The battle over the Dorothea Dix property resumed Monday as Triangle business leaders met to voice their concerns about House Bill 319.
The bill would void the lease between North Carolina and the City of Raleigh to turn the Dorothea Dix campus into a park.
Monday afternoon, lawmakers listened to the public tell them what they thought of the bill during a public hearing.
"You don't want to be remembered for doing harm for decades to come to grab a few dollars now," one park advocate told lawmakers.
In December, the Council of State signed a contract to lease the Dorothea Dix property to Raleigh for 99 years after thousands of supporters across the state urged officials to turn the campus into a park.
Last Thursday's hearing on H.B. 319 was marked by strong words from some Democratic politicians and also local business leaders.
"A contract is a contract," said Greg Poole Jr. of the Dix visionaries.
Democratic Sen. Dan Blue said he was reluctant to go back and renegotiate, saying, "It is a sad day when one government unit cannot rely on another government unit to abide by the terms it makes."
Sen. Martin Nesbitt, a leading Democrat, said that "people in the state deserve continuity in government," and that the government cannot simply void contracts because it doesn't like them.
Poole said he thinks lawmakers don't understand the depth of support the Park has.
"We met our financial goals in seven weeks," he said. "We pledged to raise $3 million in seven weeks, and we met that goal. It just shows you the people of North Carolina are behind this project. They're ready to go."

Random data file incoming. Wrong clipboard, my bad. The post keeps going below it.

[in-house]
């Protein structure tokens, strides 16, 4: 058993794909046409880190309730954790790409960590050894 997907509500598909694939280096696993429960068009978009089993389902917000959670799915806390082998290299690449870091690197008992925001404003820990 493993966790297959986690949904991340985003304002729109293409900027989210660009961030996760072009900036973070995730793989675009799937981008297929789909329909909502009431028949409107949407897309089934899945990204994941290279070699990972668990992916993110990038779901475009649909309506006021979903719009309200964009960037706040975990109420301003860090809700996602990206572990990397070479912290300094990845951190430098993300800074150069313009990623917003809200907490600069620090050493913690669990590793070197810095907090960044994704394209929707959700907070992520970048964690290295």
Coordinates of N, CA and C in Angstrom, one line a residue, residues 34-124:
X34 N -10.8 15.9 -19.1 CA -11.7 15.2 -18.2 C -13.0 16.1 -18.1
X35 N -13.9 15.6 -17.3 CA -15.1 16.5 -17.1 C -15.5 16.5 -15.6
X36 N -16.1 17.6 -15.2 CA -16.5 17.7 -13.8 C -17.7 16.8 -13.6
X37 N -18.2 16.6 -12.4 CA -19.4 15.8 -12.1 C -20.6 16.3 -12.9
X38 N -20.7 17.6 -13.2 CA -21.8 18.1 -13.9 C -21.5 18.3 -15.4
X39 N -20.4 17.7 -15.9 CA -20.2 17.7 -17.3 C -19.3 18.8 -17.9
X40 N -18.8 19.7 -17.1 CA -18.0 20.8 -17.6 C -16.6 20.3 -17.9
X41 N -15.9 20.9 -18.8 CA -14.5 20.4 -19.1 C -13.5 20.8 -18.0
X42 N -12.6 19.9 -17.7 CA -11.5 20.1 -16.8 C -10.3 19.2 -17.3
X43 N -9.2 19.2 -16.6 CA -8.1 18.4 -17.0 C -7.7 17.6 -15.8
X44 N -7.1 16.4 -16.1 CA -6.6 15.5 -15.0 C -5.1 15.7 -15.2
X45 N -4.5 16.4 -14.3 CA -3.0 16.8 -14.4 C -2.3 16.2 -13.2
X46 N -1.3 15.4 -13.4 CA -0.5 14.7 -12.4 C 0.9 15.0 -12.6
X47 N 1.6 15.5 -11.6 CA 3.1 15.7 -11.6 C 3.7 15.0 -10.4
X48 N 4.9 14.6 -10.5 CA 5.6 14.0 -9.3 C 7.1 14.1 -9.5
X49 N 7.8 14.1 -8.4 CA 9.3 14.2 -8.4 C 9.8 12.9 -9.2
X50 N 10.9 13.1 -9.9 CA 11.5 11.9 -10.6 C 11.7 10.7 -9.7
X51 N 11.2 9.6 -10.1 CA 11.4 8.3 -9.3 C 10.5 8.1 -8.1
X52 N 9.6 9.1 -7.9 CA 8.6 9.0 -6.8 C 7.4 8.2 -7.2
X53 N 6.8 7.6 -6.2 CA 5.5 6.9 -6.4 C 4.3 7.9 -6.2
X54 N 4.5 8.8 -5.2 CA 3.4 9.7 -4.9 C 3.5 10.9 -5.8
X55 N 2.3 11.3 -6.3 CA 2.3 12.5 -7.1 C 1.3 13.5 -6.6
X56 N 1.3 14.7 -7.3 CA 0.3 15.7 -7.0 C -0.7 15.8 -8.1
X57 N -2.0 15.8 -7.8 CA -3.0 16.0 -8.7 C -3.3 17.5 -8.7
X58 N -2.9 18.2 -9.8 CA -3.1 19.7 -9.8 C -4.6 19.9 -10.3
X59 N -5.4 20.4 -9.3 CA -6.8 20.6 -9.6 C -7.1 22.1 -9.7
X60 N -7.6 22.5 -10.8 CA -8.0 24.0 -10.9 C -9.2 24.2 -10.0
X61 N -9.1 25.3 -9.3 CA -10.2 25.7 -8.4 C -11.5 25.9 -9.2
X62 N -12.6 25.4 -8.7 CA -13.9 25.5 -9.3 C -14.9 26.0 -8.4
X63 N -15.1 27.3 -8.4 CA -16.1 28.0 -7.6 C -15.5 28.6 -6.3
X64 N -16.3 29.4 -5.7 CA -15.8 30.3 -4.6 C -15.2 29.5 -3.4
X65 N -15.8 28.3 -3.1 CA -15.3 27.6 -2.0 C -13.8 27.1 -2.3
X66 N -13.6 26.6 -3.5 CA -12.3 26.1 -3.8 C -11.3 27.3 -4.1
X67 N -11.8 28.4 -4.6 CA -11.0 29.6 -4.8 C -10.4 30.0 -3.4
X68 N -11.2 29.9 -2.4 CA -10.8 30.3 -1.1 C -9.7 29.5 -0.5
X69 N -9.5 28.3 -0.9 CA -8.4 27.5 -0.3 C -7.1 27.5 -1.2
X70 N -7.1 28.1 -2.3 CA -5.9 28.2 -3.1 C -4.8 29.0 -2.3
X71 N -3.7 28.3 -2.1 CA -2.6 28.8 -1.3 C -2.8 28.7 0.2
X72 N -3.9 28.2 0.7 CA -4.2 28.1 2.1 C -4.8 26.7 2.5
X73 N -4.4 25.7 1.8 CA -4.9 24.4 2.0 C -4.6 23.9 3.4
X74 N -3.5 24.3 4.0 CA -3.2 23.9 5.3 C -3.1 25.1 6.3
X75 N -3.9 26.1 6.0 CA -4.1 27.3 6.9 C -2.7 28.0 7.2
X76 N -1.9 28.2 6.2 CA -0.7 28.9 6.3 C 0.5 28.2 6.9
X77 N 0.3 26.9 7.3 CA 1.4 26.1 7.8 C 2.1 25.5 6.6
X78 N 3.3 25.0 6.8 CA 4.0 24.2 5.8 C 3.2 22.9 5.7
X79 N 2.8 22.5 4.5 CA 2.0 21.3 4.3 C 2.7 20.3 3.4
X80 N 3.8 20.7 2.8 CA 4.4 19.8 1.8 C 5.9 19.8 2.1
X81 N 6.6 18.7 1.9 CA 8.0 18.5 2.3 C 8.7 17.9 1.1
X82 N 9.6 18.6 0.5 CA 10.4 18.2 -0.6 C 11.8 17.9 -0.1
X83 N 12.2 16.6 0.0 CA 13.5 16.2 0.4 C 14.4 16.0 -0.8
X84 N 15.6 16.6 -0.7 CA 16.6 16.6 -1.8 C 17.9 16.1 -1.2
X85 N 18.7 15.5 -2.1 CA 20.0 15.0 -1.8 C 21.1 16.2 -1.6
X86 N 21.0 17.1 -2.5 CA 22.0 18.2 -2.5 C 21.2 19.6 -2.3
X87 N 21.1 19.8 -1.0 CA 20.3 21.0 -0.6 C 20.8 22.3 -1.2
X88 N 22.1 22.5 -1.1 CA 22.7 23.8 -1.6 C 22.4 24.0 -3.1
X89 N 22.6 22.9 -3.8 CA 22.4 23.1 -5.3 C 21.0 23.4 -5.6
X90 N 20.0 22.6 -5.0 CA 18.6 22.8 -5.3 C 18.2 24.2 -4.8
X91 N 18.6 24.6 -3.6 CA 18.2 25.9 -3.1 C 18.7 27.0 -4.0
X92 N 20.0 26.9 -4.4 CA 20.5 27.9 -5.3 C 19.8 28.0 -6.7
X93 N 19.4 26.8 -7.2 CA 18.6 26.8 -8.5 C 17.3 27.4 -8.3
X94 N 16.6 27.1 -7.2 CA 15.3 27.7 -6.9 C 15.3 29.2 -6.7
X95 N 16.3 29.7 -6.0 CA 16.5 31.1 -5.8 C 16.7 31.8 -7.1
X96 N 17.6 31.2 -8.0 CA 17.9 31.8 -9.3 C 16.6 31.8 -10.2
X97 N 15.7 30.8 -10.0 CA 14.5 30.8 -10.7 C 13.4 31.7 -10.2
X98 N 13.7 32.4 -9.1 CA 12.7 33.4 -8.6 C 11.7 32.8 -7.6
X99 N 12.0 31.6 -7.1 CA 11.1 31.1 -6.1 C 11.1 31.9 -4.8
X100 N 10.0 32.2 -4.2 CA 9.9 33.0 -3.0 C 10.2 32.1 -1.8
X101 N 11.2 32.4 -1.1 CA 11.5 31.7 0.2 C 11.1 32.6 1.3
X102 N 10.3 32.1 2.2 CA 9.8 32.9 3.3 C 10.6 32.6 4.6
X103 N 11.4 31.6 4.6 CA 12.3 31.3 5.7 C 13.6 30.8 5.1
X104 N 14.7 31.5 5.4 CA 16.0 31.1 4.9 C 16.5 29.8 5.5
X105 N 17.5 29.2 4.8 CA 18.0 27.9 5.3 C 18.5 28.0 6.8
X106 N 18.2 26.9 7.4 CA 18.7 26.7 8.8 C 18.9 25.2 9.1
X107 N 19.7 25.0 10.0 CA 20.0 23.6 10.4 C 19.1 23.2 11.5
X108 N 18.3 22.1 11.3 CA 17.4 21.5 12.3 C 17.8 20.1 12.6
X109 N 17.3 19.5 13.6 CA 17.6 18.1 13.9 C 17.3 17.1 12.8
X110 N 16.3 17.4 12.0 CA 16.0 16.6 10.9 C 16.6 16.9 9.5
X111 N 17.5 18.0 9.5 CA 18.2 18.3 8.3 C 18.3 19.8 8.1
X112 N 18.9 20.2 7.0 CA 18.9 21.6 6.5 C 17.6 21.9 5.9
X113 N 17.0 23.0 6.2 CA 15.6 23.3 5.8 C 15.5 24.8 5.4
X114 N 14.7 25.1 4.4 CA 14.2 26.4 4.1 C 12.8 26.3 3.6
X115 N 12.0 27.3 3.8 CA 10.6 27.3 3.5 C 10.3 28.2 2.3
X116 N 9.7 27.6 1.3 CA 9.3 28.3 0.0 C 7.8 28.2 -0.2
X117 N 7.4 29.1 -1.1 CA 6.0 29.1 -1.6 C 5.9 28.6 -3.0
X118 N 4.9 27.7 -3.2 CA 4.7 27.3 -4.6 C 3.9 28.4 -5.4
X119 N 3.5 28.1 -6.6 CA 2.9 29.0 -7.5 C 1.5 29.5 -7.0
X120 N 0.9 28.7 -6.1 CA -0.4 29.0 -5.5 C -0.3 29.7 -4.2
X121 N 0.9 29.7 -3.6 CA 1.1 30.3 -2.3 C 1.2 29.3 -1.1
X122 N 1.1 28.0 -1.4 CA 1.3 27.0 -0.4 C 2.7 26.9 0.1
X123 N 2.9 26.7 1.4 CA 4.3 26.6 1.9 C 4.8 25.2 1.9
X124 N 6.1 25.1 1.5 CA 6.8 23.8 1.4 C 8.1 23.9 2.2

But some at the hearing said the new park would short-change the area's mentally ill.
"I want to challenge the people who support Dix Park to rethink things because they don't know there were blueprints drawn up to put a hospital there, but it was moved to Butner at the last minute strictly on a political decision," said mental health advocate Martha Brock.
The Dix property was given to the state so that it could be used for the mentally ill, and some say the need is still here in Raleigh.
"Butner hospital did not replace Dorothea Dix. There are still 500 beds that are down. Our sick, where are main populations is, are without," said Hope Turlongton.
Dix visionaries believe a hospital and a park can't co-exist in the same spot.
"I don't think the delivery of any kind of health -- mental or otherwise -- needs to be in the park," said Poole. "It can be right on the periphery of the park as in St. Louis."